What Our Stories Tell Us…

If you have a high nerd/intellectual quotient this is a thought provoking article. Or if you have three kids, pre-read most of their books, and wonder just what we are teaching them. The first paragraph…

The myths, folk tales, and fiction of every culture are part of a feedback loop that both reflects and also shapes cultural values. Such tales provide their listeners with heroes to be imitated and enemies to be despised, with dreams to be chased and errors to be avoided, and, above all, with a sense of what is normal in the world. Through stories comes a sense of shared culture and a shared way of interpreting life. Youths of ancient Greece and Rome were immersed in the hierarchic, heroic culture of The Iliad. Uncle Tom’s Cabin magnified nineteenth-century disapproval of slavery. The Andy Griffith Show upheld trust in the wisdom and authority of sensible, masculine American virtue. These stories all helped to shape the social outlook of young people and to prepare them for entrance into the adult world. In the last forty years, the stories that our culture provides for our youth have acquired a strangely regressive message. It is a change that both reveals and contributes to the tribalism and generational isolation of our era.

The author, Mrs. Mussmann, eventually gets around to The Hunger Games and some others that are on my daughter’s reading list. Personally, I loved the Hunger Games, but then I would. It has taken me 42 years to get as cynical about power and our own ability to fight the “principalities and powers of this dark age” as I am. The Hunger Games portrays power and its struggles exactly as I would expect it. President Snow has it, knows it and can use it to his liking. The technocrats of district 13 are the “1984/Brave New World” version of the same power. Give me Snow any day simply for style and core honesty towards those “in the know”. The (un?)righteous power of the technocrats, and their ability to deny what Snow is honest about, is more dangerous. Snow kills 23 kids a year. You know that the technocrats wouldn’t blink at killing 100,000 if it “made society better” and was attached to a spreadsheet proving the claim. But the core of the story is Katniss. Katniss who starts out fighting for home and hearth. She gets caught up and used by the powers. She almost buys into the alternative power’s story, but in the end finds it just as false. The only truth to be found is home and hearth. All she wants is a quiet life. Which is the one thing neither will give her, because you will be made to care. The soul that sees truly is most to be troubled. But, do I want my 10 year-old to drink deeply of my cynicism? Or don’t call it cynicism, but instead do I want a 10 year old with sense instead of sensibility?

I think Mrs. Mussmann has an argument, but it isn’t quite as strong as it might be. She wants to attack the single age clique, the cult of “my generation”. That is a worthy battle, but the Hunger Games is not a recruit there because Katniss isn’t fighting for her friends. She might be fighting for her tribe, but her tribe is simply those who want to be left alone. That is a great many people of all ages. And, Mrs. Mussmann can only forward the argument by ignoring one set of youth books, Harry Potter. Harry has many of the elements of the story of Katniss. The ministry (of Magic) representing the mass of “old people” is corrupt or useless when it is not actively wrecking things. But the point Mrs. Mussmann finds lacking, “one is never dependent only on one’s peers, because powerful and benevolent forces exist and will come to one’s aid”, is found in the Potter Series. In fact, as the books progress, you become aware that the single generation school environment is a small protective part of the real story. Love protects and saves spiritually, even unrequited love (Snape), especially unrequited love. It is possible to use power responsibly if not without blemish, thinking of Dumbledore, who hides things from Harry and often uses him just as District 13 would use Katniss. Even the Dursleys, comic relief or small people who don’t get it, are acting with the wisdom given them. Magic killed her sister, maybe her husband Vernon has a point in trying to keep it away from Harry. Denial is not good wisdom, and Harry can’t see it at the time, but the Dursleys do come to his aid.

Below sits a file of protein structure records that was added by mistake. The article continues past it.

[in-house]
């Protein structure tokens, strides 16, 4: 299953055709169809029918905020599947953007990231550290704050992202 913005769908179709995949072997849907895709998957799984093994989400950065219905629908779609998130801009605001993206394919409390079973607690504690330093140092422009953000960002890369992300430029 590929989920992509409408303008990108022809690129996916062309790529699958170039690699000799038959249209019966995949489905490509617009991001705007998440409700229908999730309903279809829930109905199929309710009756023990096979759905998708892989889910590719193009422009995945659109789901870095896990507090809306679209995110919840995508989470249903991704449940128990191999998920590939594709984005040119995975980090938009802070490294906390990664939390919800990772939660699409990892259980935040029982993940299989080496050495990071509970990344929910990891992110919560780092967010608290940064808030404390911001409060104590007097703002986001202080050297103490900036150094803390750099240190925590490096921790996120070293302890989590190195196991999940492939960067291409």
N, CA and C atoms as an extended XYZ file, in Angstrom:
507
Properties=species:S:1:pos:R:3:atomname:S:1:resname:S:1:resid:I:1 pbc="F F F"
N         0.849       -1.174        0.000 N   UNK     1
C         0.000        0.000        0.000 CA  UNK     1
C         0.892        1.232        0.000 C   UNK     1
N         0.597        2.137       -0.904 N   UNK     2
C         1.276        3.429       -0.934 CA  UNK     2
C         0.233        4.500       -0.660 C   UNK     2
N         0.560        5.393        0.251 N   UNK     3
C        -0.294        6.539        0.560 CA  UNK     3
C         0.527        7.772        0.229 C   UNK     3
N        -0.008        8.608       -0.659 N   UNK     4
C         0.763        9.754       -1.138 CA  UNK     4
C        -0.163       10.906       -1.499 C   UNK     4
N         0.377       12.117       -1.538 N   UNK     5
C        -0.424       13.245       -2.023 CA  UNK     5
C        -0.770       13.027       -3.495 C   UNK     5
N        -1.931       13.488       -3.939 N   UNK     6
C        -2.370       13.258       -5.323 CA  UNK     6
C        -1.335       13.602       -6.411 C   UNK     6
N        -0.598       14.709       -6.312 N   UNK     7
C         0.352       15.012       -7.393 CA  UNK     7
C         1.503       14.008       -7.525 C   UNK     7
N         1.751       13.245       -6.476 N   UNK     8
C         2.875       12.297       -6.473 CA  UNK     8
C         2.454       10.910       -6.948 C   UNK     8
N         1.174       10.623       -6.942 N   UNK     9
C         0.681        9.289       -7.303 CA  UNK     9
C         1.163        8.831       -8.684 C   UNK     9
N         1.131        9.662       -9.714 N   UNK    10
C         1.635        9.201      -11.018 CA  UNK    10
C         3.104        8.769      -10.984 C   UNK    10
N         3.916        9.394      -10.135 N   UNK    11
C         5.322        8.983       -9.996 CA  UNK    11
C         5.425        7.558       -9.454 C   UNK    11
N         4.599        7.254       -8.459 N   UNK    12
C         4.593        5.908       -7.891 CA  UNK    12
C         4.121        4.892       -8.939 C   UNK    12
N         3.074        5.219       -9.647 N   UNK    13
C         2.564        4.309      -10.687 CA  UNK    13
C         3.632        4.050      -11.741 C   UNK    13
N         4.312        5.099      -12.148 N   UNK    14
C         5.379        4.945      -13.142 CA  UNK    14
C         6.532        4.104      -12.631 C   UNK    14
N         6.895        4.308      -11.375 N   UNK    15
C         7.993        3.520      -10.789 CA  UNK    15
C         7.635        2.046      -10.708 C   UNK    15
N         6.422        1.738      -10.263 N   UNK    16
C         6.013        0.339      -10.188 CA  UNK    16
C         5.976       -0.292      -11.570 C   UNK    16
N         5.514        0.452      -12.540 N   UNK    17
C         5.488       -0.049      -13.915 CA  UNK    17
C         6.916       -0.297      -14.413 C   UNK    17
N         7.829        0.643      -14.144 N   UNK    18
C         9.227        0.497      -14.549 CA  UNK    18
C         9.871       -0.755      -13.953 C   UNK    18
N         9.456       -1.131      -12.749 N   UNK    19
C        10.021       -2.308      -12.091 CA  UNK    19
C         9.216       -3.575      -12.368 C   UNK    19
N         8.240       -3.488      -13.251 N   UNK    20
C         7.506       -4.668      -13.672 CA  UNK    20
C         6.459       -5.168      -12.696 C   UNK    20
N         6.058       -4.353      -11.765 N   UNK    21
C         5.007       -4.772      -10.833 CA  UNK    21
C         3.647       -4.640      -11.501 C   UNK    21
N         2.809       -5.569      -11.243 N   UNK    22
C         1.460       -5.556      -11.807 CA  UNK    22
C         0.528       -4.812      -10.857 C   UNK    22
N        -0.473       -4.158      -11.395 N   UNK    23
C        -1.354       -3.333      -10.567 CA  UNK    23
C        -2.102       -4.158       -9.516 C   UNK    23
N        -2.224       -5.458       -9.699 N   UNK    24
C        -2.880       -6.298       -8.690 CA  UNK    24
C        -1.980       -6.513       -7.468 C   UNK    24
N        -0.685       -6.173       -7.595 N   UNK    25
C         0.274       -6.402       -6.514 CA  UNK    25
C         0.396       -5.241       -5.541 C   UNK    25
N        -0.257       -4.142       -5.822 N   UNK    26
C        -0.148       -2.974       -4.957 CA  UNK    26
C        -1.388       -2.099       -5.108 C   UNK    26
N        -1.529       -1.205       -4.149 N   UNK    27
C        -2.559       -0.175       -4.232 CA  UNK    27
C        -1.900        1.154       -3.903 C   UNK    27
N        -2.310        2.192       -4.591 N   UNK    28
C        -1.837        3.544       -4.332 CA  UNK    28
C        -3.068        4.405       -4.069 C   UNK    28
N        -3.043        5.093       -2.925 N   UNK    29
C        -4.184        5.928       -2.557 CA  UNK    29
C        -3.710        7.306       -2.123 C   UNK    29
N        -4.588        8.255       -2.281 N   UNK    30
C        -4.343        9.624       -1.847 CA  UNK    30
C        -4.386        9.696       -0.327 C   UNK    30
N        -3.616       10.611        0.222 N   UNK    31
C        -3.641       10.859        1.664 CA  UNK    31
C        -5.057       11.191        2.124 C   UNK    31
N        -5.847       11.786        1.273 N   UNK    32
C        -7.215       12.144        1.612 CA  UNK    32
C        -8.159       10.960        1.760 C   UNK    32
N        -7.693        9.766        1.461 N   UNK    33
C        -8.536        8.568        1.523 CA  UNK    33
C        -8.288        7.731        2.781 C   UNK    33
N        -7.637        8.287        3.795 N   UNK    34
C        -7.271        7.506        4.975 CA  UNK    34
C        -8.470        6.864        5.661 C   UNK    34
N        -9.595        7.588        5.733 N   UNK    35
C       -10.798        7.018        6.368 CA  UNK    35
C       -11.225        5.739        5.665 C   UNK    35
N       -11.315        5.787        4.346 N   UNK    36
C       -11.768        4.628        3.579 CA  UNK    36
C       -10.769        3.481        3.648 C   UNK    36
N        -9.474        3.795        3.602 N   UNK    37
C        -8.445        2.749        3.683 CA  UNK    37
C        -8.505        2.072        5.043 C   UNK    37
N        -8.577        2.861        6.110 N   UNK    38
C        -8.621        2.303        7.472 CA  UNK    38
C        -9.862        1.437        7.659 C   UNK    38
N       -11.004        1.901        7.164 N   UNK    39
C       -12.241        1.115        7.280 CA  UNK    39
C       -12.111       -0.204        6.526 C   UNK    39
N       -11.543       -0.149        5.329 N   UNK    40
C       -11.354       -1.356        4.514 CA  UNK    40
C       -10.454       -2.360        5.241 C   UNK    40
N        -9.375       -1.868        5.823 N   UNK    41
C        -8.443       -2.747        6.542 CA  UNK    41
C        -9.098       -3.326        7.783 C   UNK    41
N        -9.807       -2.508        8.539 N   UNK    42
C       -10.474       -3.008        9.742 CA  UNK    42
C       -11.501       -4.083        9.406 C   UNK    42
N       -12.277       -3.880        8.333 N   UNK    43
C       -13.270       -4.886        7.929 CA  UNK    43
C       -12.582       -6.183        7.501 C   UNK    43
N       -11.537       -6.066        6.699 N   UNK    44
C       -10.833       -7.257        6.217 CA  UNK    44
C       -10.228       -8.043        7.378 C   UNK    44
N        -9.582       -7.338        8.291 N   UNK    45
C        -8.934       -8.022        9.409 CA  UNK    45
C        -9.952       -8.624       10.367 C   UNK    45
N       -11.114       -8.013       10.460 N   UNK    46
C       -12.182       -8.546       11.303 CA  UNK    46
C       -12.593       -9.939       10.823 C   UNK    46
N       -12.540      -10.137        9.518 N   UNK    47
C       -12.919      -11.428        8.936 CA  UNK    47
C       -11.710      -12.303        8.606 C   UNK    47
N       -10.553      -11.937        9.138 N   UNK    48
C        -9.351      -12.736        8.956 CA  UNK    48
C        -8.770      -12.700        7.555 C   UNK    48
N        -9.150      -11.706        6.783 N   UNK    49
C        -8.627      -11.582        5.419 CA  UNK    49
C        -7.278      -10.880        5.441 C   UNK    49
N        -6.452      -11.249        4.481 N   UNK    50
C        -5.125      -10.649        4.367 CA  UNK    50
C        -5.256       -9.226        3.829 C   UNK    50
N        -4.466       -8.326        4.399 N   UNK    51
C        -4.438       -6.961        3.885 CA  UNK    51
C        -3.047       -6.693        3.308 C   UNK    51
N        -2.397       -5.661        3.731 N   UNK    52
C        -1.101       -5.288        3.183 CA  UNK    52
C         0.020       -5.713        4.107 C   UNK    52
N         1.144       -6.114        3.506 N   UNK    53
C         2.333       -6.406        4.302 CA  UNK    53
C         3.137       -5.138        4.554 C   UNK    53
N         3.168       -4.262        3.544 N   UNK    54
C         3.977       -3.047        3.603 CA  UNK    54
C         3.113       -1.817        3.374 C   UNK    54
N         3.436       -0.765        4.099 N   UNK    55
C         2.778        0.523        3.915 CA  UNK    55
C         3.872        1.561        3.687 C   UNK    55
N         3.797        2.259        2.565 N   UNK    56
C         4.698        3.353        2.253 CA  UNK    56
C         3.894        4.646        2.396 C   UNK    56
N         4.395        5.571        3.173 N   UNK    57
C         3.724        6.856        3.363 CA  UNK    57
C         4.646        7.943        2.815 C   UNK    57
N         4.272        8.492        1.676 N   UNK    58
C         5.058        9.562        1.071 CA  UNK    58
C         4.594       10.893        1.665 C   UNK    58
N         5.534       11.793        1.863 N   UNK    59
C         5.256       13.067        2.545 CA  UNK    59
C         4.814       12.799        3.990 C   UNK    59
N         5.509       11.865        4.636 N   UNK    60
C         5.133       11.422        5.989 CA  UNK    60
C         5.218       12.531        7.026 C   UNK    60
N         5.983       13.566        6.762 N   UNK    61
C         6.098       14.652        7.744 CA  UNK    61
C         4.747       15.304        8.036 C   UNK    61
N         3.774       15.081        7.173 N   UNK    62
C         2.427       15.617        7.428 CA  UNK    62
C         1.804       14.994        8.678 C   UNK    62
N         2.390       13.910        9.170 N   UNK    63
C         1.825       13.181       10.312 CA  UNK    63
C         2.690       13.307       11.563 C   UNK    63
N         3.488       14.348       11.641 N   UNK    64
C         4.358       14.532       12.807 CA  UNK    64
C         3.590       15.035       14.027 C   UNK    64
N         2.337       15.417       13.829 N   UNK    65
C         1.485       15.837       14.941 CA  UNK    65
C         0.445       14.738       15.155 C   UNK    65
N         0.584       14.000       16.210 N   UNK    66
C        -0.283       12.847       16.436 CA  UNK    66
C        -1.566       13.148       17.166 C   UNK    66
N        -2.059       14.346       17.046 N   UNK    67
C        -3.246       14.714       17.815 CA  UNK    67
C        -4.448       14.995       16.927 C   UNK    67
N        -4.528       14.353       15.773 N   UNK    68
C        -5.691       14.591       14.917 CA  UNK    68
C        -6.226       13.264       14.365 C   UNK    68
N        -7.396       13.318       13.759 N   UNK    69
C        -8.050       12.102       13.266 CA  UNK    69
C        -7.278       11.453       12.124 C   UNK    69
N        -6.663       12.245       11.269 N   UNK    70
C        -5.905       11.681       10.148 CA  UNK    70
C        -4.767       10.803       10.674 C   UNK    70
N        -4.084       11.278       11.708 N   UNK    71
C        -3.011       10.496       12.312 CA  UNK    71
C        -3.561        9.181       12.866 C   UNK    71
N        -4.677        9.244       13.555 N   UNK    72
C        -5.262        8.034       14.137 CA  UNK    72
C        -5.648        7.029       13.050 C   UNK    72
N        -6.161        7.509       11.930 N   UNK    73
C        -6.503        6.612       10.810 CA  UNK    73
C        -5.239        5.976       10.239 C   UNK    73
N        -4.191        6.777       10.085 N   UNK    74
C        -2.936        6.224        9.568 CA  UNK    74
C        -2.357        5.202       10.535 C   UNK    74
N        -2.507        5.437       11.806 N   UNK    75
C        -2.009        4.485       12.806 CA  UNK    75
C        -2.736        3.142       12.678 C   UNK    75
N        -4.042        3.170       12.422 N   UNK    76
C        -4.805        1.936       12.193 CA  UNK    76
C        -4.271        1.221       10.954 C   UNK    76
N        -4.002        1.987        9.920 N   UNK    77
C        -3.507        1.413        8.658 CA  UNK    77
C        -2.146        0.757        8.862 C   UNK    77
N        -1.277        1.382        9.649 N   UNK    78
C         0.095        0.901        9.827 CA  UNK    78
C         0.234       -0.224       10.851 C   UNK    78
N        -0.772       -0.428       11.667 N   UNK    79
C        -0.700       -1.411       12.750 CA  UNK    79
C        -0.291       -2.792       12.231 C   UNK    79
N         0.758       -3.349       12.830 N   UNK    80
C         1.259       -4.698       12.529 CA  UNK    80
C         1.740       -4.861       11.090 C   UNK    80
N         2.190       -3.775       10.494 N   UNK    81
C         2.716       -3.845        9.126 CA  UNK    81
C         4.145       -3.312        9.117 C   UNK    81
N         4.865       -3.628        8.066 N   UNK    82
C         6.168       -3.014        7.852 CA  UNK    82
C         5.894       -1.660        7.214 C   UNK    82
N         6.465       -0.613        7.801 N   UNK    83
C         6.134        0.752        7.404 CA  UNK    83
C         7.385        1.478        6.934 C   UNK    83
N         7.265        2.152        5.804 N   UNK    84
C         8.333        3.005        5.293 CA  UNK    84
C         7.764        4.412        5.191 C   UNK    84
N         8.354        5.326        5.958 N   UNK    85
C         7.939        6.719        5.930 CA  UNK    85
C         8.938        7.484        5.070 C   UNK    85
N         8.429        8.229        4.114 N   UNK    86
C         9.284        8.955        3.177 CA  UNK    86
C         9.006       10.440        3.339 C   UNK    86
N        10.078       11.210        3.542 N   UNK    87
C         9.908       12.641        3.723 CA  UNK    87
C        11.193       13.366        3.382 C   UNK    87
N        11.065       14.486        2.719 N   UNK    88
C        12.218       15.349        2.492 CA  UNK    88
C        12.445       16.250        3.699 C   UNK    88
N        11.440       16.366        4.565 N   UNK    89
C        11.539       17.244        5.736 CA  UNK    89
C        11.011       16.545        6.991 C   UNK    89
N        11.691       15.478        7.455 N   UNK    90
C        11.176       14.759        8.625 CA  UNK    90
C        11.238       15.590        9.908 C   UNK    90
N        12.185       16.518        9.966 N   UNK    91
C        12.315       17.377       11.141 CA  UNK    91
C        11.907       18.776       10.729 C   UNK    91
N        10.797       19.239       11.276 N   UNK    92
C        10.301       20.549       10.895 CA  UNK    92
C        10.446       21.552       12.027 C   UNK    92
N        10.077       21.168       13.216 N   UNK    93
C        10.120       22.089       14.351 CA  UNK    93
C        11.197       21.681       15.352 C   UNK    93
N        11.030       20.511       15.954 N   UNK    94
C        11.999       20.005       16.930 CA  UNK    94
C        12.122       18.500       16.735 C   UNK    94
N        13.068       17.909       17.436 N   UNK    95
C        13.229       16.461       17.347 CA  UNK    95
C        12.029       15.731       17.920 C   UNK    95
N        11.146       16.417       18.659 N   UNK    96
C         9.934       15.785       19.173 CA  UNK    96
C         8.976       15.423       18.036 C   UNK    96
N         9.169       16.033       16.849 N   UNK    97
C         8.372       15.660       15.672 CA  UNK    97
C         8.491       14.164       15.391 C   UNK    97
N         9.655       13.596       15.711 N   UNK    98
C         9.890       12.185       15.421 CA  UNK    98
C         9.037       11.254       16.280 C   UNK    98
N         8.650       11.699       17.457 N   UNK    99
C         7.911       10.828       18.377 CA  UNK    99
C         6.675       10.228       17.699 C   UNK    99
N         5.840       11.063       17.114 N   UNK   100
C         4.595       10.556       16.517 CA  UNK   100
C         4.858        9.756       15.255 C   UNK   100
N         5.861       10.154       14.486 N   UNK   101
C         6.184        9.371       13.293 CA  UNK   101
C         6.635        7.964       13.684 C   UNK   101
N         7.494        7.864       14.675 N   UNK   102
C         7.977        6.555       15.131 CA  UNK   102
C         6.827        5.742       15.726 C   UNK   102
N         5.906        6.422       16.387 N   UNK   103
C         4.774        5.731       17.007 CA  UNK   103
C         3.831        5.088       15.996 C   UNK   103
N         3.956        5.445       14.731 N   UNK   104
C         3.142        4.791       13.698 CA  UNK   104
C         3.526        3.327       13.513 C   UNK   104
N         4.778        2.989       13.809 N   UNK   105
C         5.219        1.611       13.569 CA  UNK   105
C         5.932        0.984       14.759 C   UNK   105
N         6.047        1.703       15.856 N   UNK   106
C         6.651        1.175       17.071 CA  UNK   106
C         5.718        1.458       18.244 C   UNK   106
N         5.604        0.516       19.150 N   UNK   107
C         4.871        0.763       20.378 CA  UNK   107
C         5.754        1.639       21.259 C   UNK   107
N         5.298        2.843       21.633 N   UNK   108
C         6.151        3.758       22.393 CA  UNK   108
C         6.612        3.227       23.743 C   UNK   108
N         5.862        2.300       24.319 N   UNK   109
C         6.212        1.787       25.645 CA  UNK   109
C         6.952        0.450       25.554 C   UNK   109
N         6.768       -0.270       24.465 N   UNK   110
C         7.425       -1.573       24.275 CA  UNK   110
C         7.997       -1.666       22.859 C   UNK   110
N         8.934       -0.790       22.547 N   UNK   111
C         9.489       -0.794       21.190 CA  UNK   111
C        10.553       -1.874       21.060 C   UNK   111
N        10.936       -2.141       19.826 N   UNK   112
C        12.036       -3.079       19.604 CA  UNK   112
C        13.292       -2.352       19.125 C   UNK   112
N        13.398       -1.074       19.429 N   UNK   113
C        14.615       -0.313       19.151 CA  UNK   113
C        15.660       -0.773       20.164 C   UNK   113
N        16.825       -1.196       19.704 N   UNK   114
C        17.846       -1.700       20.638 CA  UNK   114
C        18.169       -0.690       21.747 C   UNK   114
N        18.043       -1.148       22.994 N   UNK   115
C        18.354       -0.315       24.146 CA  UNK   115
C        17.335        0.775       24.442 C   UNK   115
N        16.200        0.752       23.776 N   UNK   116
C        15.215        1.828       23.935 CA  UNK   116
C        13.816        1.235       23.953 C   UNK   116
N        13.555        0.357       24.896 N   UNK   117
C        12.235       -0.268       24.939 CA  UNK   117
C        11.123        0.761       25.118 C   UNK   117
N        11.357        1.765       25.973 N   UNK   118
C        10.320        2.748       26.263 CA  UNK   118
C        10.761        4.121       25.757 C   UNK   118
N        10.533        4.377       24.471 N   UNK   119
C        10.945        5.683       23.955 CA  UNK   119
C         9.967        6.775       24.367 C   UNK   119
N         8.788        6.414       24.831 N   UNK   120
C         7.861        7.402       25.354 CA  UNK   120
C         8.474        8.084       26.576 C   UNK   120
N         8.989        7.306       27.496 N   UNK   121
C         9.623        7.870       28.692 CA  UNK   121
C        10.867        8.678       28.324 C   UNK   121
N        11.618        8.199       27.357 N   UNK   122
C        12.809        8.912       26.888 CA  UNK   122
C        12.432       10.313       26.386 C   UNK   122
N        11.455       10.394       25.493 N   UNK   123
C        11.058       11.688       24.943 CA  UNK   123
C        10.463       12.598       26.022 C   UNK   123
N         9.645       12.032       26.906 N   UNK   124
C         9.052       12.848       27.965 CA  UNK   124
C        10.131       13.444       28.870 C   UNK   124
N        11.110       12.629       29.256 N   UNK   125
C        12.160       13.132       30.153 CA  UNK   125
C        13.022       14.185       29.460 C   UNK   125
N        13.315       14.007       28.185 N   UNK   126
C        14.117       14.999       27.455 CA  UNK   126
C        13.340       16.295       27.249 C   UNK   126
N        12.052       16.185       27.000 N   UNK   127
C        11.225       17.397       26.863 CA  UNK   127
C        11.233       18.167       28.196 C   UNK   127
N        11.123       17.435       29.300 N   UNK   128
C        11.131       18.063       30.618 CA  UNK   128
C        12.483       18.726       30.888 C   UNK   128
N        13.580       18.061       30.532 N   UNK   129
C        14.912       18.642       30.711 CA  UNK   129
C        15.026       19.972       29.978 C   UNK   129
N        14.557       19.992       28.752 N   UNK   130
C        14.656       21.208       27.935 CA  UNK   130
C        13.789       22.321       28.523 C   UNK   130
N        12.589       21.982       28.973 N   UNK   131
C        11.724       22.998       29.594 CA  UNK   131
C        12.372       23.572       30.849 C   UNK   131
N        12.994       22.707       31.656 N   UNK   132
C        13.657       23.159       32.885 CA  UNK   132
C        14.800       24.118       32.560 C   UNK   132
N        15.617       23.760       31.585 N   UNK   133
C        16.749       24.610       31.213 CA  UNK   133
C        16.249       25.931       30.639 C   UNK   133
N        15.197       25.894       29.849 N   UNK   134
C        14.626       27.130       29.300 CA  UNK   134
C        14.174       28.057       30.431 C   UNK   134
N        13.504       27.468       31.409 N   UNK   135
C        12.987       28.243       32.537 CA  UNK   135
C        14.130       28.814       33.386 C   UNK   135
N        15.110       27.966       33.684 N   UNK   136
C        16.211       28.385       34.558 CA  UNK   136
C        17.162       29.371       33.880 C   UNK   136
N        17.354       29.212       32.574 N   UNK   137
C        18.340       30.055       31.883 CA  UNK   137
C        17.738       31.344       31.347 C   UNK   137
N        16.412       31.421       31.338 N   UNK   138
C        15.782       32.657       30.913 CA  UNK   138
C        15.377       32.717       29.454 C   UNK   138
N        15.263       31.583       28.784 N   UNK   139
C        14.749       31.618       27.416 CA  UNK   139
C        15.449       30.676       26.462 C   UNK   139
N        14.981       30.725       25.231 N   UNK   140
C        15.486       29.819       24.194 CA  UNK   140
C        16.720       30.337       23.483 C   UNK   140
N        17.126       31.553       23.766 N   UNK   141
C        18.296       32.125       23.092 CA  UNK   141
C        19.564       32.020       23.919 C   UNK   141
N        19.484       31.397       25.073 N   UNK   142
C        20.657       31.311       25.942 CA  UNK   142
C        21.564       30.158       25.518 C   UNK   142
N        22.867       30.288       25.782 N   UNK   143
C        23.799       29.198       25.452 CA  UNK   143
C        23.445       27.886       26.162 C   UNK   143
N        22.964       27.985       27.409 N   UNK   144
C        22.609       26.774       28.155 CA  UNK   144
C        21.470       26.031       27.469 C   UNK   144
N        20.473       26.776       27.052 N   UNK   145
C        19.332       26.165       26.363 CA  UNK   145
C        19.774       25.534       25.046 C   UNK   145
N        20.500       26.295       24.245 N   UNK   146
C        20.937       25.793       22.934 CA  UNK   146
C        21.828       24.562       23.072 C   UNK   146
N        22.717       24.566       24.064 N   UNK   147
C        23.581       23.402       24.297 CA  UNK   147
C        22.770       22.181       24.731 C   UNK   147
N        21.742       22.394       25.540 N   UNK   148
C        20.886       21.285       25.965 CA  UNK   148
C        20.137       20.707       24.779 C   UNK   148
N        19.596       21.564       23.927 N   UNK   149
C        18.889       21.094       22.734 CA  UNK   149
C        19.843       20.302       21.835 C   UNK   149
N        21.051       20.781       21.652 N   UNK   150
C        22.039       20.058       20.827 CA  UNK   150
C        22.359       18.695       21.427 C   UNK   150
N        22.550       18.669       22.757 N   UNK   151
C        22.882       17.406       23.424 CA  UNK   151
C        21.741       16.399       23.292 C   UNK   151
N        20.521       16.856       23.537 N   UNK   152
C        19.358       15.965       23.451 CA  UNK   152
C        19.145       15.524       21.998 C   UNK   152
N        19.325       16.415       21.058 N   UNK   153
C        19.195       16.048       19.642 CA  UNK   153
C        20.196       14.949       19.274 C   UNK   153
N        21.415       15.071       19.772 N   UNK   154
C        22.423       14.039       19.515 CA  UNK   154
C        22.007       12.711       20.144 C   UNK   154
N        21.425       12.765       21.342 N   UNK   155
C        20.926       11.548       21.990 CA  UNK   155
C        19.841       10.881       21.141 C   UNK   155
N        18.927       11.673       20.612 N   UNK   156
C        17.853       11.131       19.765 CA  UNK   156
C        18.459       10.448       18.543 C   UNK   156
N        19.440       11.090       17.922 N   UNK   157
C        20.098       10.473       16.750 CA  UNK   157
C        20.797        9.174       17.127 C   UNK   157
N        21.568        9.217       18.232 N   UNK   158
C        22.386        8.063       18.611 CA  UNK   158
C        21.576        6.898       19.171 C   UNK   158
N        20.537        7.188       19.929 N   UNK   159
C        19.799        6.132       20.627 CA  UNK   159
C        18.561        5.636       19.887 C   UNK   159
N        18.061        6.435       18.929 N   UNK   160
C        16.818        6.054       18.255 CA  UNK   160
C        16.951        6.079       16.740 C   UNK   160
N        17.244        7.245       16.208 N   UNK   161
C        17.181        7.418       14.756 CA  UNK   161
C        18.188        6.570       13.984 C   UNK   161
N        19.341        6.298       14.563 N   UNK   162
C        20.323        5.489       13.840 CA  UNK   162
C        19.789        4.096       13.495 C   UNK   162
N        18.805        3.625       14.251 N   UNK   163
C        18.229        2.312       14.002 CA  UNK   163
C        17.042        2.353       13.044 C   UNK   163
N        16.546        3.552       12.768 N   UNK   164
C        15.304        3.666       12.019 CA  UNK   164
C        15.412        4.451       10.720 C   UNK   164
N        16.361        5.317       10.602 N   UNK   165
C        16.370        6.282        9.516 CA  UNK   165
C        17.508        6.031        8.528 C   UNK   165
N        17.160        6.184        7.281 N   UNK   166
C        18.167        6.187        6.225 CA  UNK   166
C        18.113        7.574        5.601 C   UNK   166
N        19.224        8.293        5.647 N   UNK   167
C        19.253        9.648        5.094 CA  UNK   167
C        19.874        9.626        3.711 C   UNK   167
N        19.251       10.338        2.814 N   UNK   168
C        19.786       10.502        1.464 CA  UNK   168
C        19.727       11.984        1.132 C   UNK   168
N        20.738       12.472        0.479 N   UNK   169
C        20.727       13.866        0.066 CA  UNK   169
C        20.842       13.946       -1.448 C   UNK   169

Given the endemic nature of divorce which is itself becoming a quaint notion as the child of divorce is one step ahead of the child of the never married, such cynicism of adults is justified. One can see the power of such flights of fancy as Percy Jackson discovering his “dad” is Poseidon. At least a “god” has some excuse compared to the reality that so many are faced with that “dad just didn’t care enough (or at all)”. (And “he” at least left Percy something powerful.) The truth hidden in these stories is a good one. To me they are ultimately two-kingdom tales. This dark and fallen world is as a whole un-reformable. Use of power ranges from Dumbledore to district 13 – gray to black. Dumbledore who means well, but who uses Harry as a means to an end, and who ultimately is about fulfilling your vocation instead of your desires, to District 13 where you are but a number. After following the pied-piper of Obama (thinking he was Dumbledore instead of the head of District 13) they will more quickly glimpse the truth, the other half of the two-kingdoms truth. This world might be un-reformable, but we also are called to live in another kingdom, a Kingdom coming in its fulness. And we live in that Kingdom when we take responsibility for how we then live, when we live according the things that need no law: love, joy, peace, patience, self-control (Galatians 5:22). That second kingdom has freed us for those things, not for hopeless societal progress defined by the gray and the black.